Hemophilia is a serious, inherited bleeding disorder in which a person’s blood doesn’t clot properly. The blood is lacking a protein that is needed for normal clotting.1 Some people with hemophilia lack a protein called factor VIII (pronounced factor eight). This is hemophilia A.1 In severe cases it can lead to serious and recurring episodes of bleeding, either spontaneously or after minor trauma. These bleeds can be a significant health concern as they can cause pain and lead to chronic swelling, deformity, reduced mobility, and long-term joint damage.2 Hemophilia A is the most common type of hemophilia, affecting around 3,000 Canadians1 and approximately 320,000 people worldwide.3

ReDEFINE HEMOPHILIA is a campaign sponsored by Roche that aims to inspire. To spark conversation. To encourage and motivate people living with hemophilia A to redefine their goals and aspirations – and start to redefine what it really means to live life with hemophilia A.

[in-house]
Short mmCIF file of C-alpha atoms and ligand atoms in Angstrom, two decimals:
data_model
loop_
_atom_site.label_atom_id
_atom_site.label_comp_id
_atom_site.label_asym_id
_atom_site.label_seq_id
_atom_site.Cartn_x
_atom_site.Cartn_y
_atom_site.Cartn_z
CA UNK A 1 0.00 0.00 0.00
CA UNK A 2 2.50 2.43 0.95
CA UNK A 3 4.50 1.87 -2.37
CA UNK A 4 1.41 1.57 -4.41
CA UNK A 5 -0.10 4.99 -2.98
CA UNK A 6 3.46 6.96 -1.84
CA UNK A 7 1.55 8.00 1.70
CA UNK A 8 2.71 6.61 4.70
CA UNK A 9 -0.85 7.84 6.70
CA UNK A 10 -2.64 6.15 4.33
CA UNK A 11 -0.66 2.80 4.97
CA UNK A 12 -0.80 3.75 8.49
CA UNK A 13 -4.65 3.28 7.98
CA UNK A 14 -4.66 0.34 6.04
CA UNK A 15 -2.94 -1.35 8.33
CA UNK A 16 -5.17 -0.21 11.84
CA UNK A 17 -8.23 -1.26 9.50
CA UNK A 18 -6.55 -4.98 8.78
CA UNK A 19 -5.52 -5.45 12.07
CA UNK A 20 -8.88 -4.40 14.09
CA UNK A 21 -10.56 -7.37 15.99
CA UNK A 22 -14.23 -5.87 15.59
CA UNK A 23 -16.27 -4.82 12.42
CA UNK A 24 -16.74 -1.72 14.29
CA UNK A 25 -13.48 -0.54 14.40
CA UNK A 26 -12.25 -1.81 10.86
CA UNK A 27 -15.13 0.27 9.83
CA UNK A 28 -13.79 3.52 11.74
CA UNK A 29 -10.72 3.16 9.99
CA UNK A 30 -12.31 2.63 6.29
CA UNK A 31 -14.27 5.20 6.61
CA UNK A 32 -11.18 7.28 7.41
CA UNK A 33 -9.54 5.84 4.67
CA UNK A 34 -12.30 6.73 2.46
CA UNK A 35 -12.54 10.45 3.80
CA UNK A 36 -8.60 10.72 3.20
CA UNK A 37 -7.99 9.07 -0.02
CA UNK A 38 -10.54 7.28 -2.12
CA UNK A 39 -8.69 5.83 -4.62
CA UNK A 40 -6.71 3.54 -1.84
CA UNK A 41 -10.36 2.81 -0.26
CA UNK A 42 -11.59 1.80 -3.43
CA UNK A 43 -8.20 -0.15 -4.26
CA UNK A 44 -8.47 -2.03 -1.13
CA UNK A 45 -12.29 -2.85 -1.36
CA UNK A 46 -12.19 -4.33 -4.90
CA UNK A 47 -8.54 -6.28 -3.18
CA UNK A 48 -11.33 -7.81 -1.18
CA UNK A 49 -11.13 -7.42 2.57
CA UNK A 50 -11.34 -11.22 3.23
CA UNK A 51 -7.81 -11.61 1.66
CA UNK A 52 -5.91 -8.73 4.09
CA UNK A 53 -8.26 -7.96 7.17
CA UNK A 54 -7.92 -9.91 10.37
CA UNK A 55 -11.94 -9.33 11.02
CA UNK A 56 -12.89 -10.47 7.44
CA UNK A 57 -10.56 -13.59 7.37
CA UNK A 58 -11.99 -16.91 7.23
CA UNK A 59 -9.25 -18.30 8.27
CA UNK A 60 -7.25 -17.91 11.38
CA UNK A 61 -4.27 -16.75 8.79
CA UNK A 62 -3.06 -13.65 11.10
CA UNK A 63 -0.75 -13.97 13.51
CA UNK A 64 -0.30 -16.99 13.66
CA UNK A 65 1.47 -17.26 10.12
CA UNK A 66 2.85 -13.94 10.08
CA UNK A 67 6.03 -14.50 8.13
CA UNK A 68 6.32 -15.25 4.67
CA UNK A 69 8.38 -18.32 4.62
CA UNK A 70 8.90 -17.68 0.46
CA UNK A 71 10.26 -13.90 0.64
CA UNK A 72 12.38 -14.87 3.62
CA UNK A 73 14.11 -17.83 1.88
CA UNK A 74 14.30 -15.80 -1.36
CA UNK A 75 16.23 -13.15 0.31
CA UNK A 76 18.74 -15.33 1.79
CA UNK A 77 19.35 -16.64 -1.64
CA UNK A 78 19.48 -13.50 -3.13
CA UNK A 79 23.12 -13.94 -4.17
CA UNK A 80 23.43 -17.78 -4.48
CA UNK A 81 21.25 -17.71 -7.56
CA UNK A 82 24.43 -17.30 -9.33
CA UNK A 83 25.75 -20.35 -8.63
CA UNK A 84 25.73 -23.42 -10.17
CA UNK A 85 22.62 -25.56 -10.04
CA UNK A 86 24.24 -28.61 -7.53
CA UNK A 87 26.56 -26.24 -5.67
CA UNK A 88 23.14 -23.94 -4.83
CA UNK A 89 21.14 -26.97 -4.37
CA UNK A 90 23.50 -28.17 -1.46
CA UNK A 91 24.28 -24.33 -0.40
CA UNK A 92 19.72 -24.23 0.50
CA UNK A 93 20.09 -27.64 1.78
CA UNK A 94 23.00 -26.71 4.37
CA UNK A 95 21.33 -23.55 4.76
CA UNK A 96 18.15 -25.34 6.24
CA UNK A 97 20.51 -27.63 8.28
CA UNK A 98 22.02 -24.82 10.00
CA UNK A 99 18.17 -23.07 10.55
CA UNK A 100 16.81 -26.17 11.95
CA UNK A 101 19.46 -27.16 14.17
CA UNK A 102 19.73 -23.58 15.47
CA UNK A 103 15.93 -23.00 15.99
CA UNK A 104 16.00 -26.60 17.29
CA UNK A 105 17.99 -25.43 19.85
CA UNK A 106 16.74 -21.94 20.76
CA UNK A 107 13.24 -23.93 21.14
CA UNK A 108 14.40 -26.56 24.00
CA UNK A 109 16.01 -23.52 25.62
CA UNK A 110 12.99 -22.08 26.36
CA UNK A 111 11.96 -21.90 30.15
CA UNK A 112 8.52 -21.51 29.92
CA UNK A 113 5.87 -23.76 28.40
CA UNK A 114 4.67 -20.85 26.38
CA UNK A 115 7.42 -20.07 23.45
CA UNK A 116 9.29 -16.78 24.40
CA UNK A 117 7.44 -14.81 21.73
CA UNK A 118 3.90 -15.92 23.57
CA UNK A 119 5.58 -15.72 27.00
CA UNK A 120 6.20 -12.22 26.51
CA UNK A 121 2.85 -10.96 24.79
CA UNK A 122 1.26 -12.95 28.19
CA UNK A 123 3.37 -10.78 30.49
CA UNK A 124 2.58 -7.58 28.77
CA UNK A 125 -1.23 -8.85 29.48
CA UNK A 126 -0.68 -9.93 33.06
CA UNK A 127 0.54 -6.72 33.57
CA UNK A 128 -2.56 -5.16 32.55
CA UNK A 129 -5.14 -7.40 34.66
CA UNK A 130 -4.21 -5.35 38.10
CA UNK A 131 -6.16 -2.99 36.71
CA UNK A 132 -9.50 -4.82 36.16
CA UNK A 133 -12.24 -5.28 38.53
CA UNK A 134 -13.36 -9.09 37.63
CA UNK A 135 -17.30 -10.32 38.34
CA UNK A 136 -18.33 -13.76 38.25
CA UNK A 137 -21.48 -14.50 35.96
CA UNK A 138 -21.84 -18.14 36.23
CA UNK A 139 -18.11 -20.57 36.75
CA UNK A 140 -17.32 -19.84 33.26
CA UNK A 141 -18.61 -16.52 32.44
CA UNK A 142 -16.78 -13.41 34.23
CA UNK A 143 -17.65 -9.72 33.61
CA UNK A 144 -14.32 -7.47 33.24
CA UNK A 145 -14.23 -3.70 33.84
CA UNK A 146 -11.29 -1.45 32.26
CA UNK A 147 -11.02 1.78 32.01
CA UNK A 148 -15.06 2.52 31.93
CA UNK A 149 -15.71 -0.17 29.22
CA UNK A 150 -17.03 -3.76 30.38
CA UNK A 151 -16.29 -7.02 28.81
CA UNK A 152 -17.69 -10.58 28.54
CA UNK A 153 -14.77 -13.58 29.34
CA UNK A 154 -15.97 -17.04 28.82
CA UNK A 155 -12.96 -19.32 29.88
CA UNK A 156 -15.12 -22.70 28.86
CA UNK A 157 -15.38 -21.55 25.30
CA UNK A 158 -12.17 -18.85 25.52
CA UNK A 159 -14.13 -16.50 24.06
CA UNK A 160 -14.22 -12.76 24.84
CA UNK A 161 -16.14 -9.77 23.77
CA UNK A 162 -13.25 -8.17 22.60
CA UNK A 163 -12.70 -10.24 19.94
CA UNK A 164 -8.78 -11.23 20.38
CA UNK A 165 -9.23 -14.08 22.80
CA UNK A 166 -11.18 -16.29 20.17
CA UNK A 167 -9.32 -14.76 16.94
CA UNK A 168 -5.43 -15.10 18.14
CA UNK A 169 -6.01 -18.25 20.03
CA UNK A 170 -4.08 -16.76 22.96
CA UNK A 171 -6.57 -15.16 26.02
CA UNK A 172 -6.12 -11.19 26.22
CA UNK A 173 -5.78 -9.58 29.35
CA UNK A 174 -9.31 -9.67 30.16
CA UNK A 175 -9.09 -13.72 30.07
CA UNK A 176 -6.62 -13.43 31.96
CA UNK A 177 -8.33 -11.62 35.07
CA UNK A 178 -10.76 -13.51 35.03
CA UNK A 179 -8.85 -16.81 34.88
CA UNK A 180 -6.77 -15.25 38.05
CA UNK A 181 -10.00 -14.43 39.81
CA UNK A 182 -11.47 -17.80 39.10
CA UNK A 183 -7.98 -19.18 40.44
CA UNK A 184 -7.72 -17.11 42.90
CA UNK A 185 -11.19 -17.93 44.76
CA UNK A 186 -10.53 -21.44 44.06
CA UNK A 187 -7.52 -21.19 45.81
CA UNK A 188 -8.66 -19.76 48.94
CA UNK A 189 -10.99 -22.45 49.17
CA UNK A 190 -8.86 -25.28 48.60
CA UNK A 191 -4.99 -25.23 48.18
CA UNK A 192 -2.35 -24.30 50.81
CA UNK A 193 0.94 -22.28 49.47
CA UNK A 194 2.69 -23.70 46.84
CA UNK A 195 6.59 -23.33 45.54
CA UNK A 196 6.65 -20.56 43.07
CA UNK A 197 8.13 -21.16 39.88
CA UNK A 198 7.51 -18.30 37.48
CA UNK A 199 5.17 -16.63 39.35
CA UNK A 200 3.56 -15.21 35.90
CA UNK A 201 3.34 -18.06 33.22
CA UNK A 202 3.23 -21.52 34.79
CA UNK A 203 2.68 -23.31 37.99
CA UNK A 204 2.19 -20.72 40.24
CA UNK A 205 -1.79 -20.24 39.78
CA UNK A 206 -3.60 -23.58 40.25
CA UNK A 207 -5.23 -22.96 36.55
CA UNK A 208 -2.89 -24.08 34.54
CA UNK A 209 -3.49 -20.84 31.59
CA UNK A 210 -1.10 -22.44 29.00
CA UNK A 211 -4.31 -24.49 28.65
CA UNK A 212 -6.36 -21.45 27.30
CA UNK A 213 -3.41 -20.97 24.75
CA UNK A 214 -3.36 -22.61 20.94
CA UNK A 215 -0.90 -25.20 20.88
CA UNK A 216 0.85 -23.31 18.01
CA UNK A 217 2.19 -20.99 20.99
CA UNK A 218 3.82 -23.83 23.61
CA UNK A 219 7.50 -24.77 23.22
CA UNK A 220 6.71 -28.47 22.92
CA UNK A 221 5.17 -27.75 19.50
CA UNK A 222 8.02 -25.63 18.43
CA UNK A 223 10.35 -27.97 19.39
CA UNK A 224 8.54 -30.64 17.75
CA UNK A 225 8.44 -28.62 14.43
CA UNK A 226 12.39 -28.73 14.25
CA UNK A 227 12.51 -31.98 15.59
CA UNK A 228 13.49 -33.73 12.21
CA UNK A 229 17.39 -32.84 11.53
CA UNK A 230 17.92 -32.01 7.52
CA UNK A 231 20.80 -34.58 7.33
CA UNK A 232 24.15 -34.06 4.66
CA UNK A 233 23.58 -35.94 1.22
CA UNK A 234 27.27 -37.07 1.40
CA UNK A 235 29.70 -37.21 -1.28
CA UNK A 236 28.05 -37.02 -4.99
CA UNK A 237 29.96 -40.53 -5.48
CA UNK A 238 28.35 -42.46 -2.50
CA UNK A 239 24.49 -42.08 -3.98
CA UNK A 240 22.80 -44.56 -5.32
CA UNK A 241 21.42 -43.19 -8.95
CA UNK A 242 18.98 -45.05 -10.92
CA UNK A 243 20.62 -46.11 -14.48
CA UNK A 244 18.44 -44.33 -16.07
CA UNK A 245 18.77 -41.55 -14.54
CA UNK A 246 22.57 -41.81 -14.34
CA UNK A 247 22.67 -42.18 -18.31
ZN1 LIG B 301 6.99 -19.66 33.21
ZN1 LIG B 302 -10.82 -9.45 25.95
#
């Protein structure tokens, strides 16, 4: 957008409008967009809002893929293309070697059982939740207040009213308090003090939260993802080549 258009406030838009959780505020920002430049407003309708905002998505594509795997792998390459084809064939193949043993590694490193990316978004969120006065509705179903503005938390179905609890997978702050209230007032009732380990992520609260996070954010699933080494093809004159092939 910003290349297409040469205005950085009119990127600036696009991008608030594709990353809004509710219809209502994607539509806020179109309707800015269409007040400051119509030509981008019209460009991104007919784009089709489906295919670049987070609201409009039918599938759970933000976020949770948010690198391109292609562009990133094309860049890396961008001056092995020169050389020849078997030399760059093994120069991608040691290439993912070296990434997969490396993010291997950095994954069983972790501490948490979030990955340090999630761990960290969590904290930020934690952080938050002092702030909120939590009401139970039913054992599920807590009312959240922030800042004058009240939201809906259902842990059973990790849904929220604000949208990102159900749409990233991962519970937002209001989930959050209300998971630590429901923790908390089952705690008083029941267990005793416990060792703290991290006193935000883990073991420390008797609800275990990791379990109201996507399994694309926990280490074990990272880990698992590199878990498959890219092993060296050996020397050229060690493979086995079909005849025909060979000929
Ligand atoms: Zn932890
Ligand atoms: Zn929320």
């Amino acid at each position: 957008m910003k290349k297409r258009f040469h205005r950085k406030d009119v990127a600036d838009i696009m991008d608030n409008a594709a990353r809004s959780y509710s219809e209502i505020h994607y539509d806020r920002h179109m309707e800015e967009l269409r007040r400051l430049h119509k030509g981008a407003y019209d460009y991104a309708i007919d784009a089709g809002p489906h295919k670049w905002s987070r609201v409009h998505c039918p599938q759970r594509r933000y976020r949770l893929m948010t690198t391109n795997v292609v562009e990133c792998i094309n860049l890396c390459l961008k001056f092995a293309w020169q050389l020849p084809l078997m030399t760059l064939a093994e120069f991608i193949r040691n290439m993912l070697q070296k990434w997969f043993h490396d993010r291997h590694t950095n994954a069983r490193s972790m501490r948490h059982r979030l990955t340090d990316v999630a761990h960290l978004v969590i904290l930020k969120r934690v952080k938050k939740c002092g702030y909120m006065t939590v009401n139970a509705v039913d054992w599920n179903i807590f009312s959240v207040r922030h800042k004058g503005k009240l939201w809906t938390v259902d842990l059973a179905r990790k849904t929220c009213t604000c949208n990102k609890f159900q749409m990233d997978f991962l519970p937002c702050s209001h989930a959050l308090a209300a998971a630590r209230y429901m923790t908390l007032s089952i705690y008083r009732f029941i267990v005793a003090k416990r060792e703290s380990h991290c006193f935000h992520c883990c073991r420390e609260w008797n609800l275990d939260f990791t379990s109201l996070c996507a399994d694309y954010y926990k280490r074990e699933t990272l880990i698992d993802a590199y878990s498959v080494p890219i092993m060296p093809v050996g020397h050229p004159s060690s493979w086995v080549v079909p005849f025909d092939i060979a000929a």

Tell us how you would redefine living life with hemophilia A using #redefinehemophilia

#RedefineHemophilia

Let’s take on hemophilia A one meme at a time!

Take the Memeophilia Challenge

References

  1. Canadian Hemophilia Society. All About Carriers: A guide for carriers of Hemophilia A and B. Available at: http://www.hemophilia.ca/wp-content/uploads/2018/04/AACFinal.pdf. Accessed December 2019.
  2. Franchini M, Mannucci PM. Haemophilia A in the third millennium. Blood Rev 2013; 179-84.
  3. World Federation of Hemophilia. Guidelines for the Management of Hemophilia. Available at: http://www1.wfh.org/publications/files/pdf-1472.pdf. Accessed December 2019.